The flashpoint for Syria's war, six years old this March, has in recent days taken the form of an elemental struggle over water.
The drinking water supply to some 5 million residents in the Syrian capital, Damascus, was cut on 23 December by the Damascus Water Authority, who say rebels have contaminated it with diesel. Rebels deny this, saying bombing by the government has damaged the infrastructure.
The historic water source of Ain al-Fijeh lies in the valley of Wadi Barada, 18km (11 miles) north-west of the capital, where a cluster of 10 villages has been under rebel control since 2012.
Local people joined the revolution early on in protest against government neglect, corruption and land grabs made legal under new state land measures, where whole hillsides were requisitioned for sports clubs and luxury hotels.
On 22 December the Assad government, using barrel bombs dropped from helicopters and supported on the ground by Lebanese Shia militia fighters of Hezbollah, began a campaign to take control of the strategic valley and springs.
The timing was significant, just days before the announcement of the countrywide ceasefire brokered by Russia and Turkey on 29 December.
Network of waterways
The Barada Gorge was cut through the Anti-Lebanon Mountains eons ago by the Barada river, which still runs through the centre of Damascus.
Today the river is just a shadow of its former self, diminished for most of the year by drought and pollution to a dirty trickle by the time it reaches the city centre.
But in earlier times it was the source of the city's legendary fertility, and the reason for its location in an oasis of gardens and orchards known as the Ghouta.
The river was and still is fed by the meltwaters of Mount Hermon, Syria's highest peak. Mentioned no less than 15 times in the Bible, it retains its snow-capped summit till early June.
The amount of snowfall in winter is a direct indication of how much water Damascus will have throughout the year.
The Barada river, known in ancient times as Abana, was supplemented through seven further rivers whose course was diverted by means of elaborate channels constructed as far back as the Roman era.
Guided by aqueducts into the centre of Damascus, the city was fed by a complex network of waterways and channels that allowed water to flow in and out of every house.
Sophisticated Ottoman water distribution points throughout the city also allocated water in agreed quantities to the public bathhouses, mosque ablution areas and public drinking fountains.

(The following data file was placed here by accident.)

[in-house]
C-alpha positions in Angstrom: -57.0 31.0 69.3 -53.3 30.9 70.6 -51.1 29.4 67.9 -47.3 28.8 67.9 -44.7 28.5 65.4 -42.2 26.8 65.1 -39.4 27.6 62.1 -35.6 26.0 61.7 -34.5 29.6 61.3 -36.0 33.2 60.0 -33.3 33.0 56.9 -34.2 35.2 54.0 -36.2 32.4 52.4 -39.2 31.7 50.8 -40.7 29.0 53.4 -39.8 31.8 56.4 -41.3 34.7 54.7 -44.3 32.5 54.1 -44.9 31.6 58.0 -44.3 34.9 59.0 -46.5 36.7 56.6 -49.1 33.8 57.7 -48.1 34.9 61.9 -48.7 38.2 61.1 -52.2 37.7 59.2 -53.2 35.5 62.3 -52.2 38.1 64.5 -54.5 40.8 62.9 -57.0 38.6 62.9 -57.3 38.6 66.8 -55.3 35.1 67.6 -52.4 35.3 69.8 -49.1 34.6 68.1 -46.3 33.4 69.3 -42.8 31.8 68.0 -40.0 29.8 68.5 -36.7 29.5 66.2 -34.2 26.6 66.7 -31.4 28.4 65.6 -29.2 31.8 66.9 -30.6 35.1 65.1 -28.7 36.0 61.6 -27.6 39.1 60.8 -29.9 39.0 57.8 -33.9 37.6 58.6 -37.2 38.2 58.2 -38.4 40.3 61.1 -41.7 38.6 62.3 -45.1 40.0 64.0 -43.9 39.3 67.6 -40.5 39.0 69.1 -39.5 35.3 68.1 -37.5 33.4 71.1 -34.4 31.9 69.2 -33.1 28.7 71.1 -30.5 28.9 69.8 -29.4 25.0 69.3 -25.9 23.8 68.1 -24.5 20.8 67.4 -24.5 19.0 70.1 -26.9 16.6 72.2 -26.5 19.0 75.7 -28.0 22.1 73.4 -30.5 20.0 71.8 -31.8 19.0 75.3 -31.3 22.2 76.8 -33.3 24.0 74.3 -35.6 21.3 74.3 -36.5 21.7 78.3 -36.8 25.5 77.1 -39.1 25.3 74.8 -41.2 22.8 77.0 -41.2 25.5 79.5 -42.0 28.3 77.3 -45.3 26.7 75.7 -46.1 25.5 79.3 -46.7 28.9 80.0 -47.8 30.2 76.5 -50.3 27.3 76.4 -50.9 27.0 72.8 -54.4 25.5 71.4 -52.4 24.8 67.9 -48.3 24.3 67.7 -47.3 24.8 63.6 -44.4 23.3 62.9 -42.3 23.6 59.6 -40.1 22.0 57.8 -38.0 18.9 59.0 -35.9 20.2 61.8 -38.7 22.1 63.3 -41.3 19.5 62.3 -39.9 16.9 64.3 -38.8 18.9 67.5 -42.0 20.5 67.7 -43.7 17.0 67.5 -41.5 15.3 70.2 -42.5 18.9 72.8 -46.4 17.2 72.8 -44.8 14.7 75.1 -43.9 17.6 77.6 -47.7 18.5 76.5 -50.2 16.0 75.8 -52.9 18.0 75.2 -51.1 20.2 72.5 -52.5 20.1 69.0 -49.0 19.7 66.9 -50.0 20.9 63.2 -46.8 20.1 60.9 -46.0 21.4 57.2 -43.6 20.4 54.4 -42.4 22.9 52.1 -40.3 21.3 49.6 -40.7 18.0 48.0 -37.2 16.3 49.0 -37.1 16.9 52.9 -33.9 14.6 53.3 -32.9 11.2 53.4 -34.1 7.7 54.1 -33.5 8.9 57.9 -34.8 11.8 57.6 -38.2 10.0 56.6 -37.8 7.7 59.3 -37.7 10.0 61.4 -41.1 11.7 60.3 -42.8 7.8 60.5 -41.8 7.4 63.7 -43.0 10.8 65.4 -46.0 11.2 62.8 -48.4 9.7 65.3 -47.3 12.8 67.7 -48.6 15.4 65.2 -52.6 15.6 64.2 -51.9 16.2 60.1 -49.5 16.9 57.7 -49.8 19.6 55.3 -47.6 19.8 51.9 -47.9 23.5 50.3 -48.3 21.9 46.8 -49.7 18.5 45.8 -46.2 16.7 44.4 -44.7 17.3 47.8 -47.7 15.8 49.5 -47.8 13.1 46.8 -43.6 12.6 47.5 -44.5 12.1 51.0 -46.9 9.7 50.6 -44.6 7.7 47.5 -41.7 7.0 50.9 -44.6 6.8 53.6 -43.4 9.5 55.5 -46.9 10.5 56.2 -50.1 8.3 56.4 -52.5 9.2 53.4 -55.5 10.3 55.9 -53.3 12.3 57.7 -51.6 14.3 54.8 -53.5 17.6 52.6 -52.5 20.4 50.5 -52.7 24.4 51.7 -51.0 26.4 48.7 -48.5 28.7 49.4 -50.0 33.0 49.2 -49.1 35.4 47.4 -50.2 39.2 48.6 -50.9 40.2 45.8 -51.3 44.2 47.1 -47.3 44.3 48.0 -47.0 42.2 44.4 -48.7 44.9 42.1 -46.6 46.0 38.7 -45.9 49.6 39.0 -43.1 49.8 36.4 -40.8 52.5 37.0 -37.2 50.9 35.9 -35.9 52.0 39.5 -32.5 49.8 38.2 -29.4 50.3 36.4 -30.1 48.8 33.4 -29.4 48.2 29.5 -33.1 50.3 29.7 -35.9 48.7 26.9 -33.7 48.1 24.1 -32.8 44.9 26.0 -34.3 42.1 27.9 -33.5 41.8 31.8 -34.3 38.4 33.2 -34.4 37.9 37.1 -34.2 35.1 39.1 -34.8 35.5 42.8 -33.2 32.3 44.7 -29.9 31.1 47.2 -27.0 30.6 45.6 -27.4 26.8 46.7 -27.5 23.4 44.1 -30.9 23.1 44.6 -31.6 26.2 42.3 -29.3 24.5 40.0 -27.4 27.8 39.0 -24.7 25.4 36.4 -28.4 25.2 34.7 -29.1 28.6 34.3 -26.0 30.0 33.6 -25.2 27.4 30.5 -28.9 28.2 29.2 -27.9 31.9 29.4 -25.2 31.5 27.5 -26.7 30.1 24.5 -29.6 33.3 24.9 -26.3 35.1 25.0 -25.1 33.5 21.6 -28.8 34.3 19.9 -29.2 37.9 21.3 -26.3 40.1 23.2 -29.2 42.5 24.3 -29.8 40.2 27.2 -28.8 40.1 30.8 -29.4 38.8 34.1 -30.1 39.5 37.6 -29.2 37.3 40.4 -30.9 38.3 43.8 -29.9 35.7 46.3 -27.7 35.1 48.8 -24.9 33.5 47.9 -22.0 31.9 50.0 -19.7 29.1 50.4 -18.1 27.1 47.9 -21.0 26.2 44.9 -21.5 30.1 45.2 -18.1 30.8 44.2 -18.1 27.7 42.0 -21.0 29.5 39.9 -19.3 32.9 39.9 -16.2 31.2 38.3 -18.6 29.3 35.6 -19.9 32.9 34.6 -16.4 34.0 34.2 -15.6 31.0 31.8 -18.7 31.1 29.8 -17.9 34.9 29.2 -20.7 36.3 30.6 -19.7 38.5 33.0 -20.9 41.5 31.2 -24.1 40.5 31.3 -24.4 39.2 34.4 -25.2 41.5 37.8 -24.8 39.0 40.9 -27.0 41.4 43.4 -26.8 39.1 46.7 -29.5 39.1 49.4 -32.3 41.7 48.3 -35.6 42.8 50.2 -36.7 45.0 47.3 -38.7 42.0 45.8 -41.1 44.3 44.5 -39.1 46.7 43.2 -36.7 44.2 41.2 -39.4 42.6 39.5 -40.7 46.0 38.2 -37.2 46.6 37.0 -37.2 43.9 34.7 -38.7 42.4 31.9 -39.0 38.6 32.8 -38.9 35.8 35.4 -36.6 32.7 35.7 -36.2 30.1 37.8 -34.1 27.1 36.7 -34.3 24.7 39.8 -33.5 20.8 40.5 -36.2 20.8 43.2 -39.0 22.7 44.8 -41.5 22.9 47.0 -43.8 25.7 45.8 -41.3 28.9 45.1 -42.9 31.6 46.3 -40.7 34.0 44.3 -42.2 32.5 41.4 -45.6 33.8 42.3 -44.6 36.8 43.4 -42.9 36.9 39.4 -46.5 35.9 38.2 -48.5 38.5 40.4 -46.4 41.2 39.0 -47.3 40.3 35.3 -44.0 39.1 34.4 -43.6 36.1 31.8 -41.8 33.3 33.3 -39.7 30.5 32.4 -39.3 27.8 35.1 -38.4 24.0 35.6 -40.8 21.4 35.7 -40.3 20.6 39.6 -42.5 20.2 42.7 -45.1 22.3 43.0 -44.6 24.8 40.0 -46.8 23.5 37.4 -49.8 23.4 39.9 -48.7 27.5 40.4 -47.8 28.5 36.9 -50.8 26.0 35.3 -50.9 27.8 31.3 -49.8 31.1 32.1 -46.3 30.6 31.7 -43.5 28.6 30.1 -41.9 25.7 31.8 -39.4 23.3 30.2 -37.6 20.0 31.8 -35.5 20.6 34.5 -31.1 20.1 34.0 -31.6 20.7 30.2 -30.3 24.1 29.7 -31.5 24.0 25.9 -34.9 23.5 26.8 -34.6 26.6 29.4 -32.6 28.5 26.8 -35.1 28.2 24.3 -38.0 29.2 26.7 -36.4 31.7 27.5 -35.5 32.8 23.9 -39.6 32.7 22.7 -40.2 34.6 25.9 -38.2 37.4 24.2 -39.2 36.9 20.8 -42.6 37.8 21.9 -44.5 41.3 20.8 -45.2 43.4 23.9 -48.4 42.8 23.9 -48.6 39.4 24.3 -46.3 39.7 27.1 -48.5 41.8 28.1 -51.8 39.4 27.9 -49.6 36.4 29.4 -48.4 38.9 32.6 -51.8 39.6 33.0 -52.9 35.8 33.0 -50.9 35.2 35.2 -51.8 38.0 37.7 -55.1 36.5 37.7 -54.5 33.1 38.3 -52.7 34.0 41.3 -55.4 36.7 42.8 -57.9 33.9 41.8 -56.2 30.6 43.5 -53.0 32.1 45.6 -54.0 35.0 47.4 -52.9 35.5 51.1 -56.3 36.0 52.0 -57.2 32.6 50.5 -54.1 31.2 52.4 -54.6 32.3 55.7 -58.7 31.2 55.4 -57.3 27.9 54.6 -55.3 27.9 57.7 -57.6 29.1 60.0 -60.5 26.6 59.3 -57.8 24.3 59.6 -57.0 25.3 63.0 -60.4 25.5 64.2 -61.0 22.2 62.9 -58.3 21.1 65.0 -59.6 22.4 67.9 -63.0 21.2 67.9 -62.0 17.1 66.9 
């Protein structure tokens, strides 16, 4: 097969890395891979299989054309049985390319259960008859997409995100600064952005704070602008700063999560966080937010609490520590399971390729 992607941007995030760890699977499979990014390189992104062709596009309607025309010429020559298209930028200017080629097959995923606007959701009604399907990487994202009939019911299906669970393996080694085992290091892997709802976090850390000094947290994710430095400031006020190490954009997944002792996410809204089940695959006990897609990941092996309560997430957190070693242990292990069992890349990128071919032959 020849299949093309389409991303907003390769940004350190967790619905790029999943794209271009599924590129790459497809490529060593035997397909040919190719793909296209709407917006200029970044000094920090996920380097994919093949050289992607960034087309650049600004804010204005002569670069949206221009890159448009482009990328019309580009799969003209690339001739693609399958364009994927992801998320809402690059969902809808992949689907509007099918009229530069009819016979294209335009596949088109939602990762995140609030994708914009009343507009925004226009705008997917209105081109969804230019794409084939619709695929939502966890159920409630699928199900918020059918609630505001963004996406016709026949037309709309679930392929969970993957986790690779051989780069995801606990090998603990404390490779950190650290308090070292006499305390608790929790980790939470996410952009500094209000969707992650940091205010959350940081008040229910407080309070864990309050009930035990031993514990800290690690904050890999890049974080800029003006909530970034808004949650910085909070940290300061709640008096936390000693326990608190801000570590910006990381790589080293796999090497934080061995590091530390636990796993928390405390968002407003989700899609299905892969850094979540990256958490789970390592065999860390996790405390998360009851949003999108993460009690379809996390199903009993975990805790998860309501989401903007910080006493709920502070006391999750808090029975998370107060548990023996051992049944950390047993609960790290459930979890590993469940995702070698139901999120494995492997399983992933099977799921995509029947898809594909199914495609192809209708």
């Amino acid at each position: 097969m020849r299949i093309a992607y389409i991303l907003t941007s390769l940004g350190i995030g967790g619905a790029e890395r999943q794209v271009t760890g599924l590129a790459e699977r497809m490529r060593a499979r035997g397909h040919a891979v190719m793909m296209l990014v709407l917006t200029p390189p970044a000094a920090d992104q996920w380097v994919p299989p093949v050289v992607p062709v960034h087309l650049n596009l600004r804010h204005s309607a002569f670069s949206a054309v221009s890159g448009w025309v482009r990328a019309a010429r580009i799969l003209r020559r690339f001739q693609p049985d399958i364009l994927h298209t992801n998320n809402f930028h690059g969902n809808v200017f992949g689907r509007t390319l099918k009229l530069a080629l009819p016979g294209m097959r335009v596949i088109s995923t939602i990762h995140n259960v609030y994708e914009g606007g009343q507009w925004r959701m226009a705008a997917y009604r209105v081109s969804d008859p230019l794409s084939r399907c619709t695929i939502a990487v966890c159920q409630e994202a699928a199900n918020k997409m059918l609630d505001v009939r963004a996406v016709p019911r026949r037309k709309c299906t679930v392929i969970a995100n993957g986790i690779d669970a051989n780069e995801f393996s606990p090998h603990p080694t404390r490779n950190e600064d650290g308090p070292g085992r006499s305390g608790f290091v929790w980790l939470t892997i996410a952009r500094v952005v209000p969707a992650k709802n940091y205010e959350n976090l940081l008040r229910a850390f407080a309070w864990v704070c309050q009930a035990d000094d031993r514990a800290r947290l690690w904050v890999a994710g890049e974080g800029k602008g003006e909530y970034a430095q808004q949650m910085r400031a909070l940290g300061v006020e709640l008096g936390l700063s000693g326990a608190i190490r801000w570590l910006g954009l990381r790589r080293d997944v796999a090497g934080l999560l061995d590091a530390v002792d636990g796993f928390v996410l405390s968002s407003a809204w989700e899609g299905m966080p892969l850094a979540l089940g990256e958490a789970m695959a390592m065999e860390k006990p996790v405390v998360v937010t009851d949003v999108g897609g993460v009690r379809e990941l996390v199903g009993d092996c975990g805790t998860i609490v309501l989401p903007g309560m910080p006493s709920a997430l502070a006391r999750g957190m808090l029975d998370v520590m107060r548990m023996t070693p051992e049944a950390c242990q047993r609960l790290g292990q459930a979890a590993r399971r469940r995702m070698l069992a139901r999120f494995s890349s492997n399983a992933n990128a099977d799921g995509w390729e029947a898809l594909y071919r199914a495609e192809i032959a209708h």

Even today most houses have a special drinking tap in their kitchen directly connected to the spring.
In high summer families would come to Wadi Barada on Fridays and holidays, often renting a riverside platform for the day.
Rigged up as tent awnings open only onto the river side, they formed an idyllic private arbour where families could relax, enjoying the coolness of the fast-flowing river.
Little iron ladders were fixed onto the platforms, so that children could climb down and swim.
In the 16th Century it was along the banks of the Barada river on the outskirts of Damascus that the first coffee houses grew up.
Pilgrims would assemble, waiting for the annual Hajj or pilgrimage to Mecca to set off in one huge joint caravan, protected in numbers from raiding desert tribesmen.
Many engravings from the 19th Century show scenes of coffee houses on the banks of the brimming Barada.
Near the village of Souq Wadi Barada, huge gaping holes in the cliff above can be still be accessed.
They are part of the original Roman water system: elaborate tunnels cut into the rock, conducting the meltwaters into the aqueducts of Damascus.
On sections of the old Roman road between Baalbek and Damascus, inscriptions in Greek, the official language, and in Latin, the language of the soldiers, can still be seen, describing how the road was rebuilt higher up to avoid destruction by flooding.
For Hezbollah too the battle is a geographical one. They regard this area as their backyard, connected to their Baalbek stronghold in Lebanon.
The Syrian government claims there are fighters from the al-Qaeda-linked Jabhat Fateh al-Sham (formerly Jabhat al-Nusra) present in Wadi Barada, to justify its ongoing campaign. Local residents insist there are only Free Syrian Army moderates.
Since both UN monitors and Russian officials have been denied access to the area by Hezbollah checkpoints, the truth remains hidden - as so often in Syria - behind the fog of war, or in this case, beneath the waters of the Barada.
Diana Darke graduated in Arabic from Oxford University and is the author of several books on Middle East society, including My House in Damascus: An Inside View of the Syrian Crisis (2016). Follow her on Twitter.